TAMPA — Danielle Louiz had grown tired of being shadowed, of hearing creaks, moans and whispers and feeling her neck tingling and heart racing.
She thought it was just her 91-year-old childhood home, but when she still felt haunted after her family moved to a fairly new Brandon house, she sought help.
She came to the University Mall on Monday, where the cast of A&E's Paranormal State had stopped during a 10-city promotional tour to meet fans and collect stories for possible new investigations.
"I wanted to share my story," Louiz, 23, said.
Ryan Buell, 27, and Sergey Poberezhny, 25, stood in front of an A&E tour RV painted in a dark woodsy motif and took questions from fans while they signed autographs.
One person told them about a haunted hotel in St. Petersburg.
Others told them they also researched paranormal activity and felt glad to meet like minds.
One woman said she felt relieved to speak openly, scared of things real and surreal for decades.
She was scared of whatever spooked her. And she was scared of being ashamed to tell anyone about it.
"We want to break down these walls, those taboos of sharing your story," Buell said.
As a teen, he felt the same incredulous stares when he began studying the Salem-Black River Church just outside his hometown of Sumter, S.C.
But things changed in September 2001, just as the world did.
That was when Buell, a Penn State University student, founded a student club known as the Paranormal Research Society, which became a separate institution that is still based in State College, Pa.
The group struggled to pay the bills, getting some money from college workshops and other events, until A&E rocketed the society to stardom.
The fourth season of Paranormal State began this month.
The popularity of the show and ghost hunting in general, coincided with Sept. 11 and the subsequent wars that followed — and that's not a coincidence, Buell said.
Death is on everyone's mind and people are paying more attention to their own mortality, reminded every time they hear about soldiers dying.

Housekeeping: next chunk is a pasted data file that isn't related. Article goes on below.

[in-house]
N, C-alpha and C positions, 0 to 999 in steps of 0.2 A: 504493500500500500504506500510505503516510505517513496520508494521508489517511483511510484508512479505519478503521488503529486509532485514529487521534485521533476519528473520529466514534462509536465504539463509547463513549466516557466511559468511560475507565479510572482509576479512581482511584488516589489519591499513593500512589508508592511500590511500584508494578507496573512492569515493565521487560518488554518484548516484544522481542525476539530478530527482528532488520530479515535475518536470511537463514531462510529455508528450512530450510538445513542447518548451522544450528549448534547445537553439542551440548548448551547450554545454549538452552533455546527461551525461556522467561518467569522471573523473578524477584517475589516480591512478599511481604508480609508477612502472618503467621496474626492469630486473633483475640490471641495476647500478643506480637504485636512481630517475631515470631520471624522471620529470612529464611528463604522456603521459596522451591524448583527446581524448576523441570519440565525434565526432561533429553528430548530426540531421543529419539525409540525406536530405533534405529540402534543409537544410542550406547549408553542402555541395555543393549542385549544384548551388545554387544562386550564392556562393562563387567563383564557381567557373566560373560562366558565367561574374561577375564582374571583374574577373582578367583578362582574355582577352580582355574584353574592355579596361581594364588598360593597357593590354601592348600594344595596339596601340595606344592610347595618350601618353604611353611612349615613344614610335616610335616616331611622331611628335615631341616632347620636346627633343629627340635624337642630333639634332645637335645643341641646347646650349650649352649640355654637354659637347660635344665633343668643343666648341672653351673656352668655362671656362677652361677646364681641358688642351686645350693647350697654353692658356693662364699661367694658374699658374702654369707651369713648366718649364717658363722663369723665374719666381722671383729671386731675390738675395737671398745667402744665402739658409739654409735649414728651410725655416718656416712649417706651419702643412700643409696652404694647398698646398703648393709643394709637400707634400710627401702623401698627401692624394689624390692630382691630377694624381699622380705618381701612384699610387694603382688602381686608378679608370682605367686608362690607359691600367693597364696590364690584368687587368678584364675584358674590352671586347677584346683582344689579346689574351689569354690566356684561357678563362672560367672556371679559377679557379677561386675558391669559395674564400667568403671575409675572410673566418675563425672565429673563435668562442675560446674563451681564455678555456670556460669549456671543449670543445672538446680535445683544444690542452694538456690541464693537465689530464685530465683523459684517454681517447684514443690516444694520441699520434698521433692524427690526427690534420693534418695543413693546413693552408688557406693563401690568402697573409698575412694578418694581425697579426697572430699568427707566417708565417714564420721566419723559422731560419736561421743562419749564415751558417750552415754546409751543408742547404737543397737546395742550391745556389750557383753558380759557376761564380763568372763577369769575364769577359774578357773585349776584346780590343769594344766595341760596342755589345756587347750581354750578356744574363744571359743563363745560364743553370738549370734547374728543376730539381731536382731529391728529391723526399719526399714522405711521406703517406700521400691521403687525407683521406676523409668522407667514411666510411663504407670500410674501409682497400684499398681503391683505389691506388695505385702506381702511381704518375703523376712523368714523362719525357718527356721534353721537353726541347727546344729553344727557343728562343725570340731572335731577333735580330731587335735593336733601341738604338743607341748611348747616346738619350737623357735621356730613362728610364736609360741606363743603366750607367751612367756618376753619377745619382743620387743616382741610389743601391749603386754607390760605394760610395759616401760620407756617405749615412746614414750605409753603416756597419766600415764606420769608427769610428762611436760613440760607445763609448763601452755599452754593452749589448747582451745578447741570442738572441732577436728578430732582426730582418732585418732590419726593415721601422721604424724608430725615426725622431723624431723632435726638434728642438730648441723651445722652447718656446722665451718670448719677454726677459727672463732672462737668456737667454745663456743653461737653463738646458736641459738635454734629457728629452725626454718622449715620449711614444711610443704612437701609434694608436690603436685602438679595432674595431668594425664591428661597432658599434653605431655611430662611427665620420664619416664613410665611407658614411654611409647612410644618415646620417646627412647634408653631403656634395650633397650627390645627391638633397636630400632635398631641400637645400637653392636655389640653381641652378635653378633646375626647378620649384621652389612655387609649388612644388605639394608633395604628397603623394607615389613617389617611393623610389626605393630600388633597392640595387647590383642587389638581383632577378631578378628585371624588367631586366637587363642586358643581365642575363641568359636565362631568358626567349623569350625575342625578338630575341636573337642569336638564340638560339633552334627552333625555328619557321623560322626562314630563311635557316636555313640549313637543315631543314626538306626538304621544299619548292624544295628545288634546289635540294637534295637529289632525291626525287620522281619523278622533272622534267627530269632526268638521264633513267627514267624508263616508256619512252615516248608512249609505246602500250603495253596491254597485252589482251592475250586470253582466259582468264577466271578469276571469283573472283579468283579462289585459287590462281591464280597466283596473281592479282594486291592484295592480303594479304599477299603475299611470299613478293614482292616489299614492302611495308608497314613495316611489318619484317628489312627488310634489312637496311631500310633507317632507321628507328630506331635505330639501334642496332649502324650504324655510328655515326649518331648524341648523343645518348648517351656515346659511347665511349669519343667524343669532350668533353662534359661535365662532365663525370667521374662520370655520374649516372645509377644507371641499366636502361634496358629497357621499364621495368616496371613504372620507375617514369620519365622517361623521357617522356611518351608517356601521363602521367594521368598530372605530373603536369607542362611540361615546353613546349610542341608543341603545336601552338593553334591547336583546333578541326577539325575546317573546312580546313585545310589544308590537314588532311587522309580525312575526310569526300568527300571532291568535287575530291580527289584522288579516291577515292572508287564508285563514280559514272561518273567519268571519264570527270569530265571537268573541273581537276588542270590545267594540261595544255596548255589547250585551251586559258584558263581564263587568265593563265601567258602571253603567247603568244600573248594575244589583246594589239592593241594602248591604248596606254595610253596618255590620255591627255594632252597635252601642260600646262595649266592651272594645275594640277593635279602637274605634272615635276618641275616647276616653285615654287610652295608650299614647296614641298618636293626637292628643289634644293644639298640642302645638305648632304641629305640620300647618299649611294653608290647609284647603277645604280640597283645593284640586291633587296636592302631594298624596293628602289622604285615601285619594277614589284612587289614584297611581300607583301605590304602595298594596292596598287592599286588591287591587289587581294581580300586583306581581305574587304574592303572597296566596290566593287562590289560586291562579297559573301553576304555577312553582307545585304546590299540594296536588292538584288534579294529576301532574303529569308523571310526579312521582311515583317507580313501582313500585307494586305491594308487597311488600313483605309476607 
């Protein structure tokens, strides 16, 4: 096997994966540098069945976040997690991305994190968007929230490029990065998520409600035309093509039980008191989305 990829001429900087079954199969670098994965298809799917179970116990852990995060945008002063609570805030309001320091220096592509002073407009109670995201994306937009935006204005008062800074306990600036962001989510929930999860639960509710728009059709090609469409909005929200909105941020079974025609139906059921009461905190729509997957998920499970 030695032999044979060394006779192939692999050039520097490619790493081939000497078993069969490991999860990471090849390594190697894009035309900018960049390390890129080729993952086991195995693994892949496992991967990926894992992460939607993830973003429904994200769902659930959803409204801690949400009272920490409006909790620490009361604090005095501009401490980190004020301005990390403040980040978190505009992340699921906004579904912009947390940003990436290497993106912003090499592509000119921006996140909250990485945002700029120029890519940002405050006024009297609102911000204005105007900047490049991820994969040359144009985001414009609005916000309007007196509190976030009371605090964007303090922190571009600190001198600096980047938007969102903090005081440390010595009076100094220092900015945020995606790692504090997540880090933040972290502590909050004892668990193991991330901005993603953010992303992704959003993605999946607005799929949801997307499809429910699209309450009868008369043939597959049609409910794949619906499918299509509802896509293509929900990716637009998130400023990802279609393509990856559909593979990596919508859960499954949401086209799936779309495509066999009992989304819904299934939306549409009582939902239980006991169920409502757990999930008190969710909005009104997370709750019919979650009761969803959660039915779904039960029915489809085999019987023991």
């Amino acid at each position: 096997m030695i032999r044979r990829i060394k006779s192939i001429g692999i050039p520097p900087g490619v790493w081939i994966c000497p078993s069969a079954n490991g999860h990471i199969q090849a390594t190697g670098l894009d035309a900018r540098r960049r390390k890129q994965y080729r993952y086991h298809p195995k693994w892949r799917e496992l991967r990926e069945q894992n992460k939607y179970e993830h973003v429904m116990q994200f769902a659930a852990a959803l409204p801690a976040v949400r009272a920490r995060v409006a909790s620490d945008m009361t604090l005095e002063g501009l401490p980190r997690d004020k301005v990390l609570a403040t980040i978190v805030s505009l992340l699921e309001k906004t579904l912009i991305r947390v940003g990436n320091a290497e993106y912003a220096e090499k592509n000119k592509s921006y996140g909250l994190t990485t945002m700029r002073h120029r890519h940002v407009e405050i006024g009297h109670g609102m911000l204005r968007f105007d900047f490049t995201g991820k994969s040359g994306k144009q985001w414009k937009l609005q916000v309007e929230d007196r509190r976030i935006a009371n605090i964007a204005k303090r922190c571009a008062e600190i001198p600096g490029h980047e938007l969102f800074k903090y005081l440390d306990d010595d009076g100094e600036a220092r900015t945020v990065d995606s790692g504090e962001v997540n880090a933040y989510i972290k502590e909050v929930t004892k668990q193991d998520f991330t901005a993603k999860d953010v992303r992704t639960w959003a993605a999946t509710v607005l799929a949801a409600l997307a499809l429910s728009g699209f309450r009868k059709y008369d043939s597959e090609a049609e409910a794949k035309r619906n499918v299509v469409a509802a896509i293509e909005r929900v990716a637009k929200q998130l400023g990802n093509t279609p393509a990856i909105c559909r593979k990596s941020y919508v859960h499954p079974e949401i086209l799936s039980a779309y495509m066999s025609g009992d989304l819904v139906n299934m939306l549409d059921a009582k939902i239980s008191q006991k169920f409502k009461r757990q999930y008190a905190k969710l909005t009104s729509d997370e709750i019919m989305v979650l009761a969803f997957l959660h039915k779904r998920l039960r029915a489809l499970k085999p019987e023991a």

"War, death is the biggest proponent of paranormal belief," he said.
Buell says he and his associates take their jobs seriously. They take pains to scientifically explore the unexplained, and take pride when they can debunk a ghost story with reasoning.
For instance, "orbs" or light flashes reported in the 1990s can often be explained by the poor quality digital cameras that were proliferating.
Another rational explanation for apparitions is exposure to low levels of carbon monoxide over extended periods, which can lead to hallucinations, Poberezhny said.
Mental illness can explain suspected demonic possession, the paranormal researchers said, and they sometimes bring counselors to their speaking engagements.
Even if someone really is being haunted, they said, the stress they face from feeling scared all the time or dealing with disbelieving spouses or family members begins to erode their well-being.
The TV investigators are sensitive to the ghost stories they hear because they know people are often at their wit's end.
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On Monday, Louiz came looking for help, too.
She was hoisted onto the A&E tour bus where she taped an account of her story:
She has felt haunted all her life. Recently, she heard a pounding in her attic and took her brother with her to investigate.
As they looked around, she said, she heard her sister scream on another floor. When they got to her, she was muttering about someone whispering something to her, and they saw a huge, mysterious scratch on her back.
"I tried to debunk it," Louiz's brother, Ben, 28, said. But he couldn't.
The ghost detectives listened to Danielle.
Sometimes they offer books to read, hoping science can help, and sometimes they look to the supernatural when stumped.
They gave Louiz four medals of St. Benedict, supposed to ward off negative spirits, and told her to put them in the corners of her house or around her neck.
Justin George can be reached at (813) 226-3368 or firstname.lastname@example.org.